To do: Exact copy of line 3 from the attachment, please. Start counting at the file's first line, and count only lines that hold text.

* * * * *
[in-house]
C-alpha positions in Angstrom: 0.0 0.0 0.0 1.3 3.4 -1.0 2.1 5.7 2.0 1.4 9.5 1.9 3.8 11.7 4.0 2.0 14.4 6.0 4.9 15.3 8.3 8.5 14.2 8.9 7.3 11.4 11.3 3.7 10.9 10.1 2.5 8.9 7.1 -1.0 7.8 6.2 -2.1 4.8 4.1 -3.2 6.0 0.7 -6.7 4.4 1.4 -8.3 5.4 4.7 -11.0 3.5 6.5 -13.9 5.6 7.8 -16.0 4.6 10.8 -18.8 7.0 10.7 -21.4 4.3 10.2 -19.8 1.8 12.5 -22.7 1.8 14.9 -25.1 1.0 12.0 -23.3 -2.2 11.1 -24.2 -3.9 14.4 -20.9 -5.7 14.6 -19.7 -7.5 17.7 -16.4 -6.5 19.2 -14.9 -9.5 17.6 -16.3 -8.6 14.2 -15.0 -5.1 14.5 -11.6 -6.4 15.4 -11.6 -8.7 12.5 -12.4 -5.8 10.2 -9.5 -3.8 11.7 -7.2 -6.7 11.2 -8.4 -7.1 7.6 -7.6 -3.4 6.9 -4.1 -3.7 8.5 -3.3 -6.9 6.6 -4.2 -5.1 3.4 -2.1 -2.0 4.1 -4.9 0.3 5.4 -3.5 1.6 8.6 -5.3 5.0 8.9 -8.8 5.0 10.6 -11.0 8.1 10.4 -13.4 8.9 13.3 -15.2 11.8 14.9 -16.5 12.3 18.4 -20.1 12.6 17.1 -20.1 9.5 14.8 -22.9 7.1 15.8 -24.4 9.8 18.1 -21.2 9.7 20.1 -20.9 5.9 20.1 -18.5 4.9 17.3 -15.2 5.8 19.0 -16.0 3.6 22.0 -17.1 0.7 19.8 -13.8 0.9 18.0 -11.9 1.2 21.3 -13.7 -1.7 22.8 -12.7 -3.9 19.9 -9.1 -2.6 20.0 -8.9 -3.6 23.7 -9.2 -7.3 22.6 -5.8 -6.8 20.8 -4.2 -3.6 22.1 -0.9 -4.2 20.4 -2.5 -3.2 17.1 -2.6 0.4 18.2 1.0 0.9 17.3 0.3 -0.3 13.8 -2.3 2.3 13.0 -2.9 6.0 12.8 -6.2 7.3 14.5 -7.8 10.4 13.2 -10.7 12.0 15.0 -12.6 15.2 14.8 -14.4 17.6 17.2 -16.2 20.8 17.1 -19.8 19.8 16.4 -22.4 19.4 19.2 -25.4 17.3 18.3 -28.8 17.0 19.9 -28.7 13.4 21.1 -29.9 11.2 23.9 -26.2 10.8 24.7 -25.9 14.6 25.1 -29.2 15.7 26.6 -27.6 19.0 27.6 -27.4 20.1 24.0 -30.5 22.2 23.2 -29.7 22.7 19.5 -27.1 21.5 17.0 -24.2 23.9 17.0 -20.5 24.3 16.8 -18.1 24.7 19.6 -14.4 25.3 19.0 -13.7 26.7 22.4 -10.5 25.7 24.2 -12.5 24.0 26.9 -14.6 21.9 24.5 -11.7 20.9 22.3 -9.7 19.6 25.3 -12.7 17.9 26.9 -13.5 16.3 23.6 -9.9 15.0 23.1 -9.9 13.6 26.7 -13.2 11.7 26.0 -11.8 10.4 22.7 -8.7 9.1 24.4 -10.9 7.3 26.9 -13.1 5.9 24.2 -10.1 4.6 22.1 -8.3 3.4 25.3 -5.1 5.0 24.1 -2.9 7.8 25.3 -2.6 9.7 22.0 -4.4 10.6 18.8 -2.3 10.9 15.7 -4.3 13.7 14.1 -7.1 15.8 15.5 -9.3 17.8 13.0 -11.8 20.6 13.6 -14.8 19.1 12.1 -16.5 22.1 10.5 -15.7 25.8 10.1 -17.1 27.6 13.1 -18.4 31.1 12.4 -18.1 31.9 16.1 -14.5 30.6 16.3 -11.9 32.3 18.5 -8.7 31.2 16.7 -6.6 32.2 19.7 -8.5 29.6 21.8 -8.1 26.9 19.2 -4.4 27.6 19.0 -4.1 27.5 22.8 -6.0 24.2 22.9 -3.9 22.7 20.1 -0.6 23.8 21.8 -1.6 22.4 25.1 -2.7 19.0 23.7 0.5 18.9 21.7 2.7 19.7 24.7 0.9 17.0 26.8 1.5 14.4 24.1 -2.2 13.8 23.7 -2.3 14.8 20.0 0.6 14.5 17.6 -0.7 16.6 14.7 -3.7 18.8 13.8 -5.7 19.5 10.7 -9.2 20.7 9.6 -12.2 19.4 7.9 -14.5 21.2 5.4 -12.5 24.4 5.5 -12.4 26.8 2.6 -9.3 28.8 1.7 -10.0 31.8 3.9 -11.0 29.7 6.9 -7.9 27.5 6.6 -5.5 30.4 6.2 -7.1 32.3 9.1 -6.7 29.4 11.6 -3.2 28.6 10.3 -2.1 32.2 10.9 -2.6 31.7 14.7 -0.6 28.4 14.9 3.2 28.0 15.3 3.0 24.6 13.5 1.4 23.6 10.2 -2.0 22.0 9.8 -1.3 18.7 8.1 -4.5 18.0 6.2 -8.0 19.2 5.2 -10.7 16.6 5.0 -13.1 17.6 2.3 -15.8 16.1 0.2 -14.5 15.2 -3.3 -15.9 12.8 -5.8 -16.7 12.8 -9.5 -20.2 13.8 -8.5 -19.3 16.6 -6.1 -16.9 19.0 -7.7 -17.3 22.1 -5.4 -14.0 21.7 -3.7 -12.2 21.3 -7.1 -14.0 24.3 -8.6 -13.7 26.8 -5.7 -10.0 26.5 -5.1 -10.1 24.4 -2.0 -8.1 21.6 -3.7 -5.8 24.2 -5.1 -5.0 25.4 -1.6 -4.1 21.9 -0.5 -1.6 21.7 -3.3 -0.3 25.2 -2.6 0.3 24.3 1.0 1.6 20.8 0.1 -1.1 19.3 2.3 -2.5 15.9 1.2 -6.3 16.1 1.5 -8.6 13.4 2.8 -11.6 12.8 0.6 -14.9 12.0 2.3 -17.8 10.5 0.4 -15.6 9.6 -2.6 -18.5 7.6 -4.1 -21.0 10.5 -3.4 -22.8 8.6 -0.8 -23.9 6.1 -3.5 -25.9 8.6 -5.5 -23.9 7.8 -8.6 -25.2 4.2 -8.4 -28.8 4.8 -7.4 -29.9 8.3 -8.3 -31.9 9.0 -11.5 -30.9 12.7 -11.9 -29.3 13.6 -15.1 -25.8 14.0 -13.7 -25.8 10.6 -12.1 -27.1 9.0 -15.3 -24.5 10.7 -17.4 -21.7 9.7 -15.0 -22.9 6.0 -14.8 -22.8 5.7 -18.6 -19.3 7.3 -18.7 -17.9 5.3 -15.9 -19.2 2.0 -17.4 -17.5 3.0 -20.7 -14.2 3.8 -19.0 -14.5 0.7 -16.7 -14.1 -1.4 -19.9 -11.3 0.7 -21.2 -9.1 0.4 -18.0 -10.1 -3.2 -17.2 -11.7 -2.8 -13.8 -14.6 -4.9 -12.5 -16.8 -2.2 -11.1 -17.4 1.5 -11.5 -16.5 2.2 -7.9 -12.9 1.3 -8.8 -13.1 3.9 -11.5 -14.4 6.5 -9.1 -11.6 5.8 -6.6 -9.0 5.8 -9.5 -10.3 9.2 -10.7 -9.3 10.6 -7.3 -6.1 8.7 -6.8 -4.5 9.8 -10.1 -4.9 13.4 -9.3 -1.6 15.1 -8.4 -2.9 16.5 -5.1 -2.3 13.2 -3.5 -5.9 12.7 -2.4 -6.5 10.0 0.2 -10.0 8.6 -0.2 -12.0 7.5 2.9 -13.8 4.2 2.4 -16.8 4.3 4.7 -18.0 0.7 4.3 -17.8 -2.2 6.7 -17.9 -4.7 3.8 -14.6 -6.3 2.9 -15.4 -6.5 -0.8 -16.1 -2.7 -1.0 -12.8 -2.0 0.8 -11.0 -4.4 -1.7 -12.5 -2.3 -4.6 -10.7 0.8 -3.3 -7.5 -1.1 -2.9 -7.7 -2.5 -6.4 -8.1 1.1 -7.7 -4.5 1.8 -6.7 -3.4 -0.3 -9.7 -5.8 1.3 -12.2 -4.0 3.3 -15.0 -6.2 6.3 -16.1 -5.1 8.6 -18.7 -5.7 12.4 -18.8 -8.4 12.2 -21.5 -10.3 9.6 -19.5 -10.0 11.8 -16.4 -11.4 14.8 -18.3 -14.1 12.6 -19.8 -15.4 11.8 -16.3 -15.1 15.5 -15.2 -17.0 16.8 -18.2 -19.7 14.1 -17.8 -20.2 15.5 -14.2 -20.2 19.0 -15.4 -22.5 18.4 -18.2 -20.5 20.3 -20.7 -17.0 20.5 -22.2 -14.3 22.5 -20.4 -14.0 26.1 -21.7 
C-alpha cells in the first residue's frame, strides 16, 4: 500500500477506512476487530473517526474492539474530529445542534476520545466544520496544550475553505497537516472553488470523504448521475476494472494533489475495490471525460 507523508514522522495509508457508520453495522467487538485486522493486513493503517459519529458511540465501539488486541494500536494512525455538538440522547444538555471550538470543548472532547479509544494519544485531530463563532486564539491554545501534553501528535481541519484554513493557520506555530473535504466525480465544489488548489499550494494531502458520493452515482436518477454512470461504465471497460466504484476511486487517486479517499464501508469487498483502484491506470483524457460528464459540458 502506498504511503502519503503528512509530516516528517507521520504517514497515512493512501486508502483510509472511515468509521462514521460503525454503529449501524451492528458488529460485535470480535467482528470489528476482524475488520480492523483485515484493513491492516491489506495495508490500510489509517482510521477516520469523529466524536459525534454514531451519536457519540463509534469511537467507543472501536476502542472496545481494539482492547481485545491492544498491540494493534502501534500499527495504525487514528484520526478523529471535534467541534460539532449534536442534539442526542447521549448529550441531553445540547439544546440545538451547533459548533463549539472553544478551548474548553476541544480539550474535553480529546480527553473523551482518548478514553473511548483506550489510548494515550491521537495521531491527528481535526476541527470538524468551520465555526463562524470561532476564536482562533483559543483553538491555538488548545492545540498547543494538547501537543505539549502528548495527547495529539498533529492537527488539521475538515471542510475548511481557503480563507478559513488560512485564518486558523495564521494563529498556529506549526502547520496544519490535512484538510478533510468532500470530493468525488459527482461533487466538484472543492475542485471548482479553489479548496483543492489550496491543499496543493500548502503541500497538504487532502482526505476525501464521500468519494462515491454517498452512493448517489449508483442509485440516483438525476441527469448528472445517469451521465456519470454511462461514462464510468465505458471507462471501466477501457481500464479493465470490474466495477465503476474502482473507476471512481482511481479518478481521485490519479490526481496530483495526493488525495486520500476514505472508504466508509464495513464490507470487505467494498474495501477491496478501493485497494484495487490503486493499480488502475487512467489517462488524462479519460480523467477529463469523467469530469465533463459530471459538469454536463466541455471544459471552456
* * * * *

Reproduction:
C-alpha cells in the first residue's frame, strides 16, 4: 500500500477506512476487530473517526474492539474530529445542534476520545466544520496544550475553505497537516472553488470523504448521475476494472494533489475495490471525460 507523508514522522495509508457508520453495522467487538485486522493486513493503517459519529458511540465501539488486541494500536494512525455538538440522547444538555471550538470543548472532547479509544494519544485531530463563532486564539491554545501534553501528535481541519484554513493557520506555530473535504466525480465544489488548489499550494494531502458520493452515482436518477454512470461504465471497460466504484476511486487517486479517499464501508469487498483502484491506470483524457460528464459540458 502506498504511503502519503503528512509530516516528517507521520504517514497515512493512501486508502483510509472511515468509521462514521460503525454503529449501524451492528458488529460485535470480535467482528470489528476482524475488520480492523483485515484493513491492516491489506495495508490500510489509517482510521477516520469523529466524536459525534454514531451519536457519540463509534469511537467507543472501536476502542472496545481494539482492547481485545491492544498491540494493534502501534500499527495504525487514528484520526478523529471535534467541534460539532449534536442534539442526542447521549448529550441531553445540547439544546440545538451547533459548533463549539472553544478551548474548553476541544480539550474535553480529546480527553473523551482518548478514553473511548483506550489510548494515550491521537495521531491527528481535526476541527470538524468551520465555526463562524470561532476564536482562533483559543483553538491555538488548545492545540498547543494538547501537543505539549502528548495527547495529539498533529492537527488539521475538515471542510475548511481557503480563507478559513488560512485564518486558523495564521494563529498556529506549526502547520496544519490535512484538510478533510468532500470530493468525488459527482461533487466538484472543492475542485471548482479553489479548496483543492489550496491543499496543493500548502503541500497538504487532502482526505476525501464521500468519494462515491454517498452512493448517489449508483442509485440516483438525476441527469448528472445517469451521465456519470454511462461514462464510468465505458471507462471501466477501457481500464479493465470490474466495477465503476474502482473507476471512481482511481479518478481521485490519479490526481496530483495526493488525495486520500476514505472508504466508509464495513464490507470487505467494498474495501477491496478501493485497494484495487490503486493499480488502475487512467489517462488524462479519460480523467477529463469523467469530469465533463459530471459538469454536463466541455471544459471552456